I GRADUATED WITH A DEGREE in Medieval and Renaissance Studies from Vassar College, and also spent three years studying graduate-level comparative religion and anthropology at Columbia University, and photography at the International Center of Photography. I was fascinated by Africa, Southeast Asia, and the Far East, and my gut instinct told me that if I wanted to understand the cultures there, I should learn about the religions first.
I studied the Abrahamic religions, Buddhism, and Hinduism. In my anthropology classes I learned about the esoteric branches of these religions, and then was exposed to religions of the African diaspora, such as Santaria, Candomblé, and Vodun. I was fascinated by the vintage footage of masquerade dances, and by the old black and white photographs from photographers like Pierre Verger, and contemporary photographers like Phyllis Galembo. I was curious about these “embodied” experiences of the divine.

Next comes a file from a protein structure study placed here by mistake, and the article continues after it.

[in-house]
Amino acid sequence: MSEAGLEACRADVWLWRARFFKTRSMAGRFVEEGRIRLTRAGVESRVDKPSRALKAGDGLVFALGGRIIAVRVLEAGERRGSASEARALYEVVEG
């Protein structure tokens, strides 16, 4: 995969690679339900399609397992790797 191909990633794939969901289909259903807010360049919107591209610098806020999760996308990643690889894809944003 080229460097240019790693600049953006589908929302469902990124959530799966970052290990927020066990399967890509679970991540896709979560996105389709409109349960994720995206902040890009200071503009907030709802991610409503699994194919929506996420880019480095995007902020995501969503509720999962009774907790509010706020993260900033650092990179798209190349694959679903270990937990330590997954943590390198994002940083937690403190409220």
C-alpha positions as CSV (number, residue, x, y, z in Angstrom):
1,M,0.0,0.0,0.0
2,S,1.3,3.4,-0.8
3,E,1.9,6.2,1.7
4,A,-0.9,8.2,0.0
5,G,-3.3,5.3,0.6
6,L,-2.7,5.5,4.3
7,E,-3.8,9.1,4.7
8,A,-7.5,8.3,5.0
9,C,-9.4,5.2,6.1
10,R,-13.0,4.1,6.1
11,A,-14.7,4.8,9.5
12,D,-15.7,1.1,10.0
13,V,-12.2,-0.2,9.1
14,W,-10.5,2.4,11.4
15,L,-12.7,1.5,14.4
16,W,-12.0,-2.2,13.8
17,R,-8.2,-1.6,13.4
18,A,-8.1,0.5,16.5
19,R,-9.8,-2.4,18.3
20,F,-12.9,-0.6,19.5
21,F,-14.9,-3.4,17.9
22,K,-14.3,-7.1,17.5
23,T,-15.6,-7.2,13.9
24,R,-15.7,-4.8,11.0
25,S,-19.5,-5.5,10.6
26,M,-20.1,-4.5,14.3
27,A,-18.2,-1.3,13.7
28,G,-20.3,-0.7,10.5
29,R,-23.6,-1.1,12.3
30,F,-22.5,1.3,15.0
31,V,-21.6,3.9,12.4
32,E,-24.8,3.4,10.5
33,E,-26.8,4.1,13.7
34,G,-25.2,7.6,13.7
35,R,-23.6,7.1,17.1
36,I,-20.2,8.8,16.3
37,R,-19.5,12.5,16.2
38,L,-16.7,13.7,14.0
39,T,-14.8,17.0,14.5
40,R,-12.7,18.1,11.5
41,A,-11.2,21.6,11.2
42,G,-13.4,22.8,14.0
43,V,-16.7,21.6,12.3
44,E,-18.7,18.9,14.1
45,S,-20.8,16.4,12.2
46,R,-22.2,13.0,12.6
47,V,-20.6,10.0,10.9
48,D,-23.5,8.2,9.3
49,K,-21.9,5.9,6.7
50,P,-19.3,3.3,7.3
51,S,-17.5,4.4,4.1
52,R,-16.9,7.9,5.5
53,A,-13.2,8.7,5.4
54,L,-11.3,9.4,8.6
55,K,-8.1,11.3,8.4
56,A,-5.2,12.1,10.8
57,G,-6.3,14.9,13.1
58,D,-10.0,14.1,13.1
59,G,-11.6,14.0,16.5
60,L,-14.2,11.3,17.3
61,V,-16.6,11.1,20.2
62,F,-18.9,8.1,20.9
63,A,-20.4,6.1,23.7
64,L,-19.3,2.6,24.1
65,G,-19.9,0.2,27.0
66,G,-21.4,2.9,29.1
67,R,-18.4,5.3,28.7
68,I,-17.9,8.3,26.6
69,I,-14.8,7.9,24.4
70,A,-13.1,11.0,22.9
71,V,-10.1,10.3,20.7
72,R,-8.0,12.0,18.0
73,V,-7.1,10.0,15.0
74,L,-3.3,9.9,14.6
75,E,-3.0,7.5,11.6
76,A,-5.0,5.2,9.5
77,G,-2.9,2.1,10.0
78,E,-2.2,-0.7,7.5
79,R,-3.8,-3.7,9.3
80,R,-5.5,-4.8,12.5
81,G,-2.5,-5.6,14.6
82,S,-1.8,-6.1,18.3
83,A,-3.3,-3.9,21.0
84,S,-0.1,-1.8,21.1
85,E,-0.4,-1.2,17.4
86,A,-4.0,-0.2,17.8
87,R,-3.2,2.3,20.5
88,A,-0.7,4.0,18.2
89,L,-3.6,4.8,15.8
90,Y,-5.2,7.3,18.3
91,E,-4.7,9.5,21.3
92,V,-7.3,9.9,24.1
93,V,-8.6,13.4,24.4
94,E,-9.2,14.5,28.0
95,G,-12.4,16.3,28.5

I began a photographic journey to document such experiences, where I’ve shot festivals and ceremonies as far afield as Brazil, India, and Papua New Guinea, as well as in the US.